Throughout his book Our Thoughts Determine Our Lives, Elder Thaddeus of Vitovnica frequently returns to the theme that when we think negatively about another person, we actually injure them spiritually. Similarly, we can be injured by other people’s antagonistic thoughts about ourselves. The solution to both these problems is simple.
Your thoughts are burdened because you are influenced by the thoughts of your fellow men. Pray to the Lord that He might take this burden from you. These are the thoughts of others which differ from yours. They have their plan, and their plan is to attack you with their thoughts. Instead of letting go, you have allowed yourself to become part of their plan, so of course you suffer. Had you ignored the attack, you would have kept your peace. They could have thought or said anything at all about you, yet you would have remained calm and at peace. Soon all their anger would have died down, like a deflated balloon, because of the pure nad peaceful thoughts that would have come from you. If you are like that, calm and full of love, if all you think are good and kind thoughts, they will stop warring against you in their thoughts and will not threaten you anymore. But if you demand an eye for an eye, that is war. Where there is war there can be no peace. How can there be peace on a battlefield, when everyone is looking over their shoulders and anticipating a surprise attack from the enemy.
In Philip Bess’ work Till We Have Built Jerusalem: Architecture, Urbanism, and the Sacred, he uses a Thomistic-Aristotelian framework (including but not limited to what he calls “my happy participation in and defense of the religious and metaphysical realism of Western culture”) for analyzing architectural trends.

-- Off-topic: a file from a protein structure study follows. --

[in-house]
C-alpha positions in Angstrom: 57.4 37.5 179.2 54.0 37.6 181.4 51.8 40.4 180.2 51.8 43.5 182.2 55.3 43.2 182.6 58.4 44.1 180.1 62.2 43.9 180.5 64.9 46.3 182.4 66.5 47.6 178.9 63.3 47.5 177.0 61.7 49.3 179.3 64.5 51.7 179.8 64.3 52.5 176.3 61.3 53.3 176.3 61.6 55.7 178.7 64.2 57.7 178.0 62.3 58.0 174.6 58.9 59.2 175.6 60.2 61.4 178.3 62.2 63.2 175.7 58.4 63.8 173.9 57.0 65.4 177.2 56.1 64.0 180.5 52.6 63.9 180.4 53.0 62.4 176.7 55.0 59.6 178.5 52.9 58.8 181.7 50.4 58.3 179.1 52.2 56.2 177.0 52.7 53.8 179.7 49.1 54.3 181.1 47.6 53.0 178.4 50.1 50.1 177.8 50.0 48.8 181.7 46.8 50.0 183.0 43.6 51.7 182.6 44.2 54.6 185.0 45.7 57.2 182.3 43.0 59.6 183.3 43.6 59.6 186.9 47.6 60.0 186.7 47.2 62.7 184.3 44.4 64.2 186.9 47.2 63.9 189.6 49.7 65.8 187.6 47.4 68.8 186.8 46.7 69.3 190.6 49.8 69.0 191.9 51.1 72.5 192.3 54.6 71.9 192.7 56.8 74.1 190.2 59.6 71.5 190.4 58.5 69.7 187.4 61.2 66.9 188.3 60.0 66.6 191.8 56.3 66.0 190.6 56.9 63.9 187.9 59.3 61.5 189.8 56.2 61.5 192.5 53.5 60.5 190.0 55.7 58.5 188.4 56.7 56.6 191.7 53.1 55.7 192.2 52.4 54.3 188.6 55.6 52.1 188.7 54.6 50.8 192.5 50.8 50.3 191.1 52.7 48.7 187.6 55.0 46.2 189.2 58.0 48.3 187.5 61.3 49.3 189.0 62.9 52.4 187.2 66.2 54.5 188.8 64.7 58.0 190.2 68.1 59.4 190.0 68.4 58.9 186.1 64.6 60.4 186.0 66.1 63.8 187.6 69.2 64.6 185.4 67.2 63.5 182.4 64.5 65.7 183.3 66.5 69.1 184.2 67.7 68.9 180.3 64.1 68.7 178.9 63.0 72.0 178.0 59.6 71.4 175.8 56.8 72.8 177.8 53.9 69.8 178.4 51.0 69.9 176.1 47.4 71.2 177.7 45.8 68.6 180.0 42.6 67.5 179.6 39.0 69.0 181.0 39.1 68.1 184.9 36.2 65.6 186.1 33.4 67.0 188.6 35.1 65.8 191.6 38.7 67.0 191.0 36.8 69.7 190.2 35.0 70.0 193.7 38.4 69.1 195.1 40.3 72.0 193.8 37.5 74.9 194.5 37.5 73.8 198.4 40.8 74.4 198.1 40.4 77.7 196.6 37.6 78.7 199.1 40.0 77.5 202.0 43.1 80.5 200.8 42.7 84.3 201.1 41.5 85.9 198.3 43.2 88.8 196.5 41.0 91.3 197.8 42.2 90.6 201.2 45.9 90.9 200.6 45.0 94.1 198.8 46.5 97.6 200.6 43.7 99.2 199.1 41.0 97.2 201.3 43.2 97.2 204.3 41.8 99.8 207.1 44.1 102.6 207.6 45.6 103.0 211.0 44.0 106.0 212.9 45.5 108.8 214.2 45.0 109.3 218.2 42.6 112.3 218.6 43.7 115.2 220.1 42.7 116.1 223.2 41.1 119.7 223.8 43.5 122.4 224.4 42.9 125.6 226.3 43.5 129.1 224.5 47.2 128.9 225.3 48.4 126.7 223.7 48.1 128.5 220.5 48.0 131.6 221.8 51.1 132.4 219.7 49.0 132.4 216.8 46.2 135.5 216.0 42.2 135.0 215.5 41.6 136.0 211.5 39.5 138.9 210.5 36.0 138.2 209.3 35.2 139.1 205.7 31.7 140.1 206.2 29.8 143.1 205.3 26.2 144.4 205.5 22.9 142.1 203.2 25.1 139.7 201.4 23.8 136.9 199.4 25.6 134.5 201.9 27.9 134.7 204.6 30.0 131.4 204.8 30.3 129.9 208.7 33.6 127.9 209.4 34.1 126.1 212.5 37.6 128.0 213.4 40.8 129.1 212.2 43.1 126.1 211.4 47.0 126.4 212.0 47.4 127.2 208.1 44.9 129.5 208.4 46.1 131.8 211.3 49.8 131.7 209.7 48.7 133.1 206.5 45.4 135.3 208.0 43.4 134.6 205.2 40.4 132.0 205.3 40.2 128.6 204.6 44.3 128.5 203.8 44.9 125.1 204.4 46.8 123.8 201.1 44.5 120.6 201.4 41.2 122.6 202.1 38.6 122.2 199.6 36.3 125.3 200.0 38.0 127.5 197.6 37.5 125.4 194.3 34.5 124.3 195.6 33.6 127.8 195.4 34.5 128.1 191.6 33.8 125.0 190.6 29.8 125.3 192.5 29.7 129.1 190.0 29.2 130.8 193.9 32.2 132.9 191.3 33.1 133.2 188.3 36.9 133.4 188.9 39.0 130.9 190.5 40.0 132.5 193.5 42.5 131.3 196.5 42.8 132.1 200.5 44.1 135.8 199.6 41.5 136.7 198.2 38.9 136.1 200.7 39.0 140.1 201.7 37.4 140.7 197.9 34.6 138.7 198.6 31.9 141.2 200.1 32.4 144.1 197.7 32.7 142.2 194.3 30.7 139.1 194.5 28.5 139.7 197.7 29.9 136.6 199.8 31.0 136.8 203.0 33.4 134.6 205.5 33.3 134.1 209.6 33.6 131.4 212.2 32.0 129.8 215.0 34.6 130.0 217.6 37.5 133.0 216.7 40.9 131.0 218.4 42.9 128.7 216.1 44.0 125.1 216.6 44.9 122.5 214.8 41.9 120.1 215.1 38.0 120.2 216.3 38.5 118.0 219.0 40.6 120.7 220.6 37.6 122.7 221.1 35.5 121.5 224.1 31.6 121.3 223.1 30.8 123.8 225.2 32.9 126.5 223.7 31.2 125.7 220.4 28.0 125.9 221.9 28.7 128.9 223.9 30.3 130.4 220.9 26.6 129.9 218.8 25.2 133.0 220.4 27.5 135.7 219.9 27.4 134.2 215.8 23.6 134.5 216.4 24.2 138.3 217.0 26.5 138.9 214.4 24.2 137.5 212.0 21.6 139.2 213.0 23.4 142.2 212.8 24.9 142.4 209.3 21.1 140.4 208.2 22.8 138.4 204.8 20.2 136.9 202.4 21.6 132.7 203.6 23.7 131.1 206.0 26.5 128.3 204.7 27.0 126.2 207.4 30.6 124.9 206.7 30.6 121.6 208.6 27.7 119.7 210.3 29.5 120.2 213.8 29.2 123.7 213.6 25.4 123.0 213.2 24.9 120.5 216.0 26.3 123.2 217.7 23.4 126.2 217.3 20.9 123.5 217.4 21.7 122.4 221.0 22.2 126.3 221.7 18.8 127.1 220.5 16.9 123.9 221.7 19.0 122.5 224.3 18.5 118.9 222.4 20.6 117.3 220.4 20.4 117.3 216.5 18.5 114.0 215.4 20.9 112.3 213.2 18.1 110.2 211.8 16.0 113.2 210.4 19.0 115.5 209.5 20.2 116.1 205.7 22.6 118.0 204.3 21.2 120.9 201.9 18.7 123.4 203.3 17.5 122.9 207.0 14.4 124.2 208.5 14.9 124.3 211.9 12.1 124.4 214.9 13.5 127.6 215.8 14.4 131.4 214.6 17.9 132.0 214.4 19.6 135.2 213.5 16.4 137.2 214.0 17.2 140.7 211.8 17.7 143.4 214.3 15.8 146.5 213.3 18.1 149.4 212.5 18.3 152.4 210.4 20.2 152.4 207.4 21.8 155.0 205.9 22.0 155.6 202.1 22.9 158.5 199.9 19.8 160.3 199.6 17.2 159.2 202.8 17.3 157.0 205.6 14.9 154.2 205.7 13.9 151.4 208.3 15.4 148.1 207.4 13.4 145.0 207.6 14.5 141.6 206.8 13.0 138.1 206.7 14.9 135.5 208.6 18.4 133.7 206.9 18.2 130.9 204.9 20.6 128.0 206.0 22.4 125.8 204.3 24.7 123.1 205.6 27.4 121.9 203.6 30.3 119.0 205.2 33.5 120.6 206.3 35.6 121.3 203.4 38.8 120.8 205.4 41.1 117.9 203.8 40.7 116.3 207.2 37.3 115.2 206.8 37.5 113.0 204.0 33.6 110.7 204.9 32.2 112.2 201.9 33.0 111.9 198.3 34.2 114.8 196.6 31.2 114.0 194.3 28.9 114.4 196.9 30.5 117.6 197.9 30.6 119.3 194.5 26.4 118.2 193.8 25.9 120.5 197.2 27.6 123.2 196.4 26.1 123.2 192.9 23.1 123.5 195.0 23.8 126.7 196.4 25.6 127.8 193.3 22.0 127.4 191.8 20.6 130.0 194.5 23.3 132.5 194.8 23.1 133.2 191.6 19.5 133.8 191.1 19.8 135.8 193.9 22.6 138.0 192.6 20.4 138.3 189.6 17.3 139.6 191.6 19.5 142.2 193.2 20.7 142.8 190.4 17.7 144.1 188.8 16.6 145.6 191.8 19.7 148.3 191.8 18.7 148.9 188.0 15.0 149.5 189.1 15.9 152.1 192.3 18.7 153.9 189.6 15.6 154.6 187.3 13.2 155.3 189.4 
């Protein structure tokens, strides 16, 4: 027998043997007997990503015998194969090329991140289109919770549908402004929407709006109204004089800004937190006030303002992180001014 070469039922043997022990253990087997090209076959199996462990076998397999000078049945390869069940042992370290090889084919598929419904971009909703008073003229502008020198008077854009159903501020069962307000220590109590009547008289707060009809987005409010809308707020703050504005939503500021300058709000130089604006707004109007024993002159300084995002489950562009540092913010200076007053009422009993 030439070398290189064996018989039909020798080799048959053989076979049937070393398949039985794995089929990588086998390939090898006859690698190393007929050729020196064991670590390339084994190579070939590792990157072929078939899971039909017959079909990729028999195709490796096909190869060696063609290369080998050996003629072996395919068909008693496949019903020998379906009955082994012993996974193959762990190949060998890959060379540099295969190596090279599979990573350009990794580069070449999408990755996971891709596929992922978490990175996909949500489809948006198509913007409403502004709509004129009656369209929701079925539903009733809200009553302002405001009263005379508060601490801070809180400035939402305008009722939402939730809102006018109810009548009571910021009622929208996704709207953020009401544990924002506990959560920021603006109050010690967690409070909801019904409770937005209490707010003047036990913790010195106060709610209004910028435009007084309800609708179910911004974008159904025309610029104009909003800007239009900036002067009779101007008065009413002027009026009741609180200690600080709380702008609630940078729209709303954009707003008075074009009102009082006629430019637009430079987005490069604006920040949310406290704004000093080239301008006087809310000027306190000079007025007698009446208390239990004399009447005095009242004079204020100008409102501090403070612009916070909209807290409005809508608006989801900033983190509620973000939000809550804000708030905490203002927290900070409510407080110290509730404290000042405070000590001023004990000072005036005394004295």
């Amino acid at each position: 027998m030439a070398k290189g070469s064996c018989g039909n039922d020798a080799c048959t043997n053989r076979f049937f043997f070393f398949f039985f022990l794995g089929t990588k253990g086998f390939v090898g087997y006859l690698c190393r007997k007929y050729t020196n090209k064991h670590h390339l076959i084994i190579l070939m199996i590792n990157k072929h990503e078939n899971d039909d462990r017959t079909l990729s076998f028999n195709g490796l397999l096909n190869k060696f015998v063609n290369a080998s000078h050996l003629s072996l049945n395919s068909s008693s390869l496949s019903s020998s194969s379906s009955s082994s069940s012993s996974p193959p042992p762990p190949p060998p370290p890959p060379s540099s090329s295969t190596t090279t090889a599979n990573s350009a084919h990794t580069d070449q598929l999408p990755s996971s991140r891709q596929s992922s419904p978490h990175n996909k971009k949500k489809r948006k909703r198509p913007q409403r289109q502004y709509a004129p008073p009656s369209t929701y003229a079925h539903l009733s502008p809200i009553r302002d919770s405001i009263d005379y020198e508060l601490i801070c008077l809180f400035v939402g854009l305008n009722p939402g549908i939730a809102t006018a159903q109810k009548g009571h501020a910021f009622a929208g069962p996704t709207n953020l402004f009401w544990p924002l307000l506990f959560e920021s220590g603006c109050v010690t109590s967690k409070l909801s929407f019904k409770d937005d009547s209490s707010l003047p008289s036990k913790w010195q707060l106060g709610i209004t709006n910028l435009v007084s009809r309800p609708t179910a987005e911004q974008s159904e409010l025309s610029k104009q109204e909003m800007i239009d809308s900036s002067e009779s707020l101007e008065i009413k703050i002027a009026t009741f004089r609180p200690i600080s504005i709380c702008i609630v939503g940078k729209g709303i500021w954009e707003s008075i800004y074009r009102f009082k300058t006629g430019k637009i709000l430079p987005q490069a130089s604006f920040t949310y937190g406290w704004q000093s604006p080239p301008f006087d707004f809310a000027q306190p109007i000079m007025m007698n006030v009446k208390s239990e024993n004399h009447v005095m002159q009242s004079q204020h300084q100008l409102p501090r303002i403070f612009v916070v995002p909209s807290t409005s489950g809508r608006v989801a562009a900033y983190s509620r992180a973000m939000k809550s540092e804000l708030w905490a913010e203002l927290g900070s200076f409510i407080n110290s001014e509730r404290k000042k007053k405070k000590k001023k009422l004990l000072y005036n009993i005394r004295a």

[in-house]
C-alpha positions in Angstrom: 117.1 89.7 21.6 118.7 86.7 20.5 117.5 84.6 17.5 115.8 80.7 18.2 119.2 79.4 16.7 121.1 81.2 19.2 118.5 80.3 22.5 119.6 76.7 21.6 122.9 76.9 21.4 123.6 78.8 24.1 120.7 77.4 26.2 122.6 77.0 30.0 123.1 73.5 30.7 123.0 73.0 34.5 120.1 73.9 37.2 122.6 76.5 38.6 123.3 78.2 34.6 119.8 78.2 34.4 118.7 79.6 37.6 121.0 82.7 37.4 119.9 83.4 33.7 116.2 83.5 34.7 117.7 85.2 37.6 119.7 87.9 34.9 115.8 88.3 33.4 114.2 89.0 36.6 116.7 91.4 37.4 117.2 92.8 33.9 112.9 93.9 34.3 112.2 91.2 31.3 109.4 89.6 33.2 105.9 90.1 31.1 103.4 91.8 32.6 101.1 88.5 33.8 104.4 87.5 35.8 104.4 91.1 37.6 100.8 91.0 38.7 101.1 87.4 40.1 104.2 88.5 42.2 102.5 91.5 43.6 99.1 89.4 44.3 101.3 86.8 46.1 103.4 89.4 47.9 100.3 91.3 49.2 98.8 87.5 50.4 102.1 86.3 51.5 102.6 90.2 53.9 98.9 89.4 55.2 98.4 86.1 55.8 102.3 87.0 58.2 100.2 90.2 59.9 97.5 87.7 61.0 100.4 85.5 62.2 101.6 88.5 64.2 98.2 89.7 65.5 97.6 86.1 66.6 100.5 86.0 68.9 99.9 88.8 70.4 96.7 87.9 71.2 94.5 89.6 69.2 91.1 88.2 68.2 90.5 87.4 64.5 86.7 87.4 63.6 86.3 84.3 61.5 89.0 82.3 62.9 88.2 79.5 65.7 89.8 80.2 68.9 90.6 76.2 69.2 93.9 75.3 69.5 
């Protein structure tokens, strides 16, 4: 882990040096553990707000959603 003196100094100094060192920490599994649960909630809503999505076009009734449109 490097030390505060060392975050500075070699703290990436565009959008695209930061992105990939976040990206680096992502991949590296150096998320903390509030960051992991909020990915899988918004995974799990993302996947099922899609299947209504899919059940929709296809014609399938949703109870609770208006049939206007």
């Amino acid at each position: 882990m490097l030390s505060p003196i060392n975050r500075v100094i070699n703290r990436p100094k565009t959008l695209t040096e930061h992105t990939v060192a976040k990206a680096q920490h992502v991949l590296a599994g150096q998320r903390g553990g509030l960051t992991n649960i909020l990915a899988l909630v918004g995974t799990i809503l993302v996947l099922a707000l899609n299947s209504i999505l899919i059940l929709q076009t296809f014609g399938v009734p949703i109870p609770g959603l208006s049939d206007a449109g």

Chapter 2, titled ‘Democracy’s Private Places’, has some interesting observations about city architecture in the post-war era (an era that continues right up to the present day with its architectural folly). One of the hallmarks of this time has been the decline of public buildings and the rise of luxury town homes – specifically, suburban homes intentionally separated from the public life of the city, thus fortifying the notion that the Good Life, whatever else it may be, is essentially a private affair. This deviates from Aristotle’s understanding that a happy society is one in which the members are part of a Common Good that, whatever else it may involve, is essentially civic. Zoning laws that officially separate public from private life (and in the process make the automobile practically indispensable) now force this heretical worldview to be incarnated in the landscape of our cities. Continue reading
Nicholas Carr, author of The Shallows: What the Internet is Doing to Our Brains, has an interesting post on his blog about the difference between situational overload and ambient overload. Failure to distinguish between these two types of phenomenon has led to great confusion about the nature of information overload.
Situational overload is what we might call the needle-in-the-haystack problem. This kind of overload exists when we can’t find the needle because of all the hay. Carr believes that this kind of overload is not actually a problem in today’s world. The real problem is ambient overload, and it arises precisely from the mechanisms we’ve created to avoid situational overload. As Carr explains: